Although the front seats are mounted low and sporty, and provide great long distance comfort, the beefy design impacts on back seat legroom substantially. Renault doesn’t skimp on rear-rider amenities, at least, with airvents, a fold-down armrest with cupholders and door-mounted bottle holders providing a trio of big ticks.

Boot volume is also enormous by class standards, with the quoted 434 litres eclipsing the 360L Astra and 380L Golf, and all-but-identical to the 435L 308.



  • Engine: 151kW/280Nm 1.6 4cyl turbo petrol
  • Transmission: Seven-speed dual-clutch automatic, FWD
  • Suspension: MacPherson strut front and torsion bar rear
  • Brake: Ventilated front and solid rear disc brakes
  • Steering: Electrically assisted mechanical steering with rear steering

Oh the difference a decade makes. Back in 2007 the Golf GTI produced 147kW/280Nm and was considered a hot hatchback. Today’s 2017 Megane GT is considered warm-to-hot despite 151kW/280Nm outputs.

So does that make this Renault a bit like yesterday’s Volkswagen, but with the bonus of extra equipment? Not quite.

The GT debuts four-wheel steering in the Megane range, potentially as a preview technology for the forthcoming new-generation RS. We certainly can’t imagine Renault Sport engineered the technology just for one model.

Dubbed 4Control, it twists the rear wheels in the opposite direction to the fronts when cornering at low speed to enhance agility, forcing the rear to pivot into the bend and help reduce understeer. Yet at greater speed it twerks the rear wheels in the same direction as the fronts to keep the rear tracking true and enhance cornering stability.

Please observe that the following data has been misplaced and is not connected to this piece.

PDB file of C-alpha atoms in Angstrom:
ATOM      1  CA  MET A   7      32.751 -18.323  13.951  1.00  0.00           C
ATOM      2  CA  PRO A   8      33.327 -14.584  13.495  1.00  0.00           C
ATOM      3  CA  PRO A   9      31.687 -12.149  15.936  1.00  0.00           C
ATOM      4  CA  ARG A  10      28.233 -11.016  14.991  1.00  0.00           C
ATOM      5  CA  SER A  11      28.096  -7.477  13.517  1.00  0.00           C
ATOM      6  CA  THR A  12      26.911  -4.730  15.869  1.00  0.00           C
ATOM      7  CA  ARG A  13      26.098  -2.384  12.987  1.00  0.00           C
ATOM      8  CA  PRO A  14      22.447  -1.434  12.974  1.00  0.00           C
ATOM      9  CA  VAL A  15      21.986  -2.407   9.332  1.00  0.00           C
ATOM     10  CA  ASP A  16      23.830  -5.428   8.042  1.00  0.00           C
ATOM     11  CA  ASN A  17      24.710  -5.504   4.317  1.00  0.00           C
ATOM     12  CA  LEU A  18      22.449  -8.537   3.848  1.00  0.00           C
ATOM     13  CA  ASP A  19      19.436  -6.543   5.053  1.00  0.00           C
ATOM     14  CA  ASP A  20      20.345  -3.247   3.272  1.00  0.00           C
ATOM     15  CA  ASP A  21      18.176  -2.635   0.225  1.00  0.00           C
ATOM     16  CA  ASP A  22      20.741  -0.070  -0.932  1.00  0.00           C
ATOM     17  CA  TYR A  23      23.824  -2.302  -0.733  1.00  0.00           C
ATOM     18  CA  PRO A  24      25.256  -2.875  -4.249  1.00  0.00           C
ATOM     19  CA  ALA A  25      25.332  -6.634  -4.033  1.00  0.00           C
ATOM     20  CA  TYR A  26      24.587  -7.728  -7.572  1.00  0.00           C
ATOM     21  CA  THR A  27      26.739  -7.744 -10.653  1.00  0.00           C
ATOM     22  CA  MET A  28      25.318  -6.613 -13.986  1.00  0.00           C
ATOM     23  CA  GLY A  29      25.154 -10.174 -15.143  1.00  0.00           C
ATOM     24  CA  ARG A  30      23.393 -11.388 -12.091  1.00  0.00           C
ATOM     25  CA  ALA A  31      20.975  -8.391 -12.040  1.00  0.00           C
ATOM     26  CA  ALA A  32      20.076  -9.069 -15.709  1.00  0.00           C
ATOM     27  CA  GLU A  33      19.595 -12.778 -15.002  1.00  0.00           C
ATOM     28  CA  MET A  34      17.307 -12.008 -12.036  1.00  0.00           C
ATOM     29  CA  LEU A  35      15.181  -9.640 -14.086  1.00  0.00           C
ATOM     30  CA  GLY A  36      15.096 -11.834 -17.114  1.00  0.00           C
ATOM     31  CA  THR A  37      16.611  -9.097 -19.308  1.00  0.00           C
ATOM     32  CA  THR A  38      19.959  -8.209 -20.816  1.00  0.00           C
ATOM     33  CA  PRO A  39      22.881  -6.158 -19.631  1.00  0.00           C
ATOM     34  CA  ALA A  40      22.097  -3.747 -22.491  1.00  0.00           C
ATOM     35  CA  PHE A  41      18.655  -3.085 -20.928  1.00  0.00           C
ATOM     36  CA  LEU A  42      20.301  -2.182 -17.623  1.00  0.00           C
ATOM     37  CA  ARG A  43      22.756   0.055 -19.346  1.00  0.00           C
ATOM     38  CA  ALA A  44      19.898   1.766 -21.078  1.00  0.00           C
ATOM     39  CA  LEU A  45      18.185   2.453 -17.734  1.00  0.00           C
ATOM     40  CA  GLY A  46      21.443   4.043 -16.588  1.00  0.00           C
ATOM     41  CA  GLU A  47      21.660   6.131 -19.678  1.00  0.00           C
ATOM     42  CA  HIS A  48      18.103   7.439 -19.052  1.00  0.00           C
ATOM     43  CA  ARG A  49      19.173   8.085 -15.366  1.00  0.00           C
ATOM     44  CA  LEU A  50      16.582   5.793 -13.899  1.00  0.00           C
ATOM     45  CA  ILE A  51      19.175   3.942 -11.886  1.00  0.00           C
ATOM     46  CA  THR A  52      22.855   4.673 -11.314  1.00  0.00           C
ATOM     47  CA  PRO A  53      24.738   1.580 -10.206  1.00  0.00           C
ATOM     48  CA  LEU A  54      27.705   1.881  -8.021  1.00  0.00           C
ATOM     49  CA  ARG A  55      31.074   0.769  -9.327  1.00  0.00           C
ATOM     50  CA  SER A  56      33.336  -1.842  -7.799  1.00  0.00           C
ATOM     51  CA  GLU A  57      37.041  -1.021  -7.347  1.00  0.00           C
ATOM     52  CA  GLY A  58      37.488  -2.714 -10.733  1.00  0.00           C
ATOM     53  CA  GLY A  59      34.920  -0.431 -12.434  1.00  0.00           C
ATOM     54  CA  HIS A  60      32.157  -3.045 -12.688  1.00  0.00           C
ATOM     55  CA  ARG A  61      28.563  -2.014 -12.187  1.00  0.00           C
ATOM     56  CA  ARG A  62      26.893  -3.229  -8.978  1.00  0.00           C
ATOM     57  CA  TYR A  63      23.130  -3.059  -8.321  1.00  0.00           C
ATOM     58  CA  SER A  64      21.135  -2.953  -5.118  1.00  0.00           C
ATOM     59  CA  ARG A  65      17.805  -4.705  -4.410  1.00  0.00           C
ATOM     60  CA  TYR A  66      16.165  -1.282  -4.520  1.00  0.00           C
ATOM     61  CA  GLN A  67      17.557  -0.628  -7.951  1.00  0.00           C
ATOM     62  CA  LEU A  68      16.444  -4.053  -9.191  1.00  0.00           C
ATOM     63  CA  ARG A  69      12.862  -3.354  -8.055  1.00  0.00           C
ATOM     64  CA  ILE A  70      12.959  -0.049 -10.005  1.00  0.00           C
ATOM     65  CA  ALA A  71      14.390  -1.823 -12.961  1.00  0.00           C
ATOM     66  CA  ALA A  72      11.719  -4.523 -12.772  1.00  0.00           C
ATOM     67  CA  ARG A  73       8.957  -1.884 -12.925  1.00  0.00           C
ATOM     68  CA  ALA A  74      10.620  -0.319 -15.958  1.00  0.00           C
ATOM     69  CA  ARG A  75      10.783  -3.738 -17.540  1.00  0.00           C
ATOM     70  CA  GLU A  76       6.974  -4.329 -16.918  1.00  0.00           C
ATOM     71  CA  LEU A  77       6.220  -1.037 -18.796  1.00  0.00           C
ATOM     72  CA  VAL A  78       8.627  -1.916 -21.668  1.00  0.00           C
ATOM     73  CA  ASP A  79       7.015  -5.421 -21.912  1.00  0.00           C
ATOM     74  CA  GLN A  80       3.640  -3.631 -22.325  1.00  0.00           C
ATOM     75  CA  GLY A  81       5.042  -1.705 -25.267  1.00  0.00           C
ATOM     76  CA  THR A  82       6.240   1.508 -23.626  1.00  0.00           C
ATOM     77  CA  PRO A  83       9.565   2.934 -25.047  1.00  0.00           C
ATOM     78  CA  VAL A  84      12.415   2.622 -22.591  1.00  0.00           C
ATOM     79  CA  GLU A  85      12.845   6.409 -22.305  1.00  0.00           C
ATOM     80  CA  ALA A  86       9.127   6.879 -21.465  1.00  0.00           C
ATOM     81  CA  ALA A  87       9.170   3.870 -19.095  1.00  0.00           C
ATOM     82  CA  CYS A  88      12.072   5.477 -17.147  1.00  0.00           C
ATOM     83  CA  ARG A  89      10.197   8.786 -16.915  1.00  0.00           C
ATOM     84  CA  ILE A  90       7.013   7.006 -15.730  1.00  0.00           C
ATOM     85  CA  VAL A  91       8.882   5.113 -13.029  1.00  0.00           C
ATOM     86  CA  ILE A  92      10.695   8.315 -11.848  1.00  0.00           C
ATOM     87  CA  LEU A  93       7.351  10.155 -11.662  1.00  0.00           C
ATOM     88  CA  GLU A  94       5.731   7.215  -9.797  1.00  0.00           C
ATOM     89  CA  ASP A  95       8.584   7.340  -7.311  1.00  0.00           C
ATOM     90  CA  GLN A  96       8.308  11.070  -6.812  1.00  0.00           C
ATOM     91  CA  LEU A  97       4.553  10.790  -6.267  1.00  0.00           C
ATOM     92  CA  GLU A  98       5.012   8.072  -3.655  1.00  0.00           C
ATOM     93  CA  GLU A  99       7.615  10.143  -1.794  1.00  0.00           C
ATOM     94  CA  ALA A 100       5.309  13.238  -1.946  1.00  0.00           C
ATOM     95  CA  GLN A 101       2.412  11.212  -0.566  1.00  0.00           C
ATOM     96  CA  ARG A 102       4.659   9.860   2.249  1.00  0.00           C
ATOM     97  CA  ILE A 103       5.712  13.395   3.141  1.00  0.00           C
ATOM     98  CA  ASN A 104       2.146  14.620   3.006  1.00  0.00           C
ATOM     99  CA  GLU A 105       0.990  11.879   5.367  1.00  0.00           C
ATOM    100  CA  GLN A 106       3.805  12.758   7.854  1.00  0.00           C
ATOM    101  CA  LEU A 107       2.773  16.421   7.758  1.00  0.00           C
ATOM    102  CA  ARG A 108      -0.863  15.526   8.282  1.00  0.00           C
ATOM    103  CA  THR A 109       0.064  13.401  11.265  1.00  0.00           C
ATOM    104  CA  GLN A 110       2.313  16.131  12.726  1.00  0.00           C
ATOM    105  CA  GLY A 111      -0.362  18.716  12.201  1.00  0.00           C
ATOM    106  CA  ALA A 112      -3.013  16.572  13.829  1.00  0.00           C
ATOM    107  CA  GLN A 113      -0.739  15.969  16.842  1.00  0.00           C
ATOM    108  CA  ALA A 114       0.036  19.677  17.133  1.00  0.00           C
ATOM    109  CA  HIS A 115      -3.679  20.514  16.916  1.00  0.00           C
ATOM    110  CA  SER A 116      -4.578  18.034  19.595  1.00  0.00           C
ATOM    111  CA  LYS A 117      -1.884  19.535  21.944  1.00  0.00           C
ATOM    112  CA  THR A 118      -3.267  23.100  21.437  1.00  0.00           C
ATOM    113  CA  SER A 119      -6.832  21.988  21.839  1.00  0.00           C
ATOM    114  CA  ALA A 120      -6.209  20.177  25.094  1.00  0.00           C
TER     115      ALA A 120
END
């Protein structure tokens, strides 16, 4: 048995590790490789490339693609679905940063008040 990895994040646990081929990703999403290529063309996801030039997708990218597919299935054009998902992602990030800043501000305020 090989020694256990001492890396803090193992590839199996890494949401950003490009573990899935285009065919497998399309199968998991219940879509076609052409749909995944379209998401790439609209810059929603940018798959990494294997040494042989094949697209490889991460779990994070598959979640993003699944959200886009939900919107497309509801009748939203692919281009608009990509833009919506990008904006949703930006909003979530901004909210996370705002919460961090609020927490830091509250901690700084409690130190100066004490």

It certainly looks to be a weighty addition, because the Megane GT tips the scales at a hefty 1392kg. An Astra RS-V comes in at 1344kg; a Golf GTI at 1324kg.

Accelerating from standstill, the Renault Sport-tuned 1.6-litre turbo struggles to feel immediately responsive. On the move, however, the seven-speed dual-clutch automatic surprisingly keeps the engine on the ball. We say surprisingly because the six-speed version in the Clio RS fails in the areas in which the Megane GT succeeds.

Kept revving and singing, the turbo/auto combination proves responsive, brisk and engaging. That’s particularly the case in Sport mode or when using the steering wheel-mounted paddleshifters.